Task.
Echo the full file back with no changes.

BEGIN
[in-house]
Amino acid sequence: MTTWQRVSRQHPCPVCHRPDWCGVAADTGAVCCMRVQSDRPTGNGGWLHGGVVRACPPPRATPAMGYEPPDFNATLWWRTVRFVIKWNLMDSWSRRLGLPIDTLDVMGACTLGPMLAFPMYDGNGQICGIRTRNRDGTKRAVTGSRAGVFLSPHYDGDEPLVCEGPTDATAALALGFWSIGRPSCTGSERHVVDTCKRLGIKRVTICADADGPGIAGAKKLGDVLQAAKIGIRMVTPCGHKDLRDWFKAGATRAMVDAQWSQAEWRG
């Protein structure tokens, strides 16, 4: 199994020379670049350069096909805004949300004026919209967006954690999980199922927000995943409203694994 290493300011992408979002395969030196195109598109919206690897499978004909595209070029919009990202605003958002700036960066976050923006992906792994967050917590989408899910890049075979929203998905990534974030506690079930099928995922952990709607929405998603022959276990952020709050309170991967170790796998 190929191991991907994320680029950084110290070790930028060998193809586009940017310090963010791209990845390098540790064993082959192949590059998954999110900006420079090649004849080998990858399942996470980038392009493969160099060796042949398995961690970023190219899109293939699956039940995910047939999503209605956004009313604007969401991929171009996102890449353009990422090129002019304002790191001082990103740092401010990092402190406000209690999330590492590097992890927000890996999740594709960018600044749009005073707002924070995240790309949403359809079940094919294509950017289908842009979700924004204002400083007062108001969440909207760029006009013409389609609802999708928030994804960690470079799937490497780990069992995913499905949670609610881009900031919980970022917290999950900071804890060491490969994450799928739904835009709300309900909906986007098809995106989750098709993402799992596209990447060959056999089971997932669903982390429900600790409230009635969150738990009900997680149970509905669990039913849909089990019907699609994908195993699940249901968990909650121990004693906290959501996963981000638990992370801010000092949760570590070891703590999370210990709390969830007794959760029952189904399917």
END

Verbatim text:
[in-house]
Amino acid sequence: MTTWQRVSRQHPCPVCHRPDWCGVAADTGAVCCMRVQSDRPTGNGGWLHGGVVRACPPPRATPAMGYEPPDFNATLWWRTVRFVIKWNLMDSWSRRLGLPIDTLDVMGACTLGPMLAFPMYDGNGQICGIRTRNRDGTKRAVTGSRAGVFLSPHYDGDEPLVCEGPTDATAALALGFWSIGRPSCTGSERHVVDTCKRLGIKRVTICADADGPGIAGAKKLGDVLQAAKIGIRMVTPCGHKDLRDWFKAGATRAMVDAQWSQAEWRG
């Protein structure tokens, strides 16, 4: 199994020379670049350069096909805004949300004026919209967006954690999980199922927000995943409203694994 290493300011992408979002395969030196195109598109919206690897499978004909595209070029919009990202605003958002700036960066976050923006992906792994967050917590989408899910890049075979929203998905990534974030506690079930099928995922952990709607929405998603022959276990952020709050309170991967170790796998 190929191991991907994320680029950084110290070790930028060998193809586009940017310090963010791209990845390098540790064993082959192949590059998954999110900006420079090649004849080998990858399942996470980038392009493969160099060796042949398995961690970023190219899109293939699956039940995910047939999503209605956004009313604007969401991929171009996102890449353009990422090129002019304002790191001082990103740092401010990092402190406000209690999330590492590097992890927000890996999740594709960018600044749009005073707002924070995240790309949403359809079940094919294509950017289908842009979700924004204002400083007062108001969440909207760029006009013409389609609802999708928030994804960690470079799937490497780990069992995913499905949670609610881009900031919980970022917290999950900071804890060491490969994450799928739904835009709300309900909906986007098809995106989750098709993402799992596209990447060959056999089971997932669903982390429900600790409230009635969150738990009900997680149970509905669990039913849909089990019907699609994908195993699940249901968990909650121990004693906290959501996963981000638990992370801010000092949760570590070891703590999370210990709390969830007794959760029952189904399917």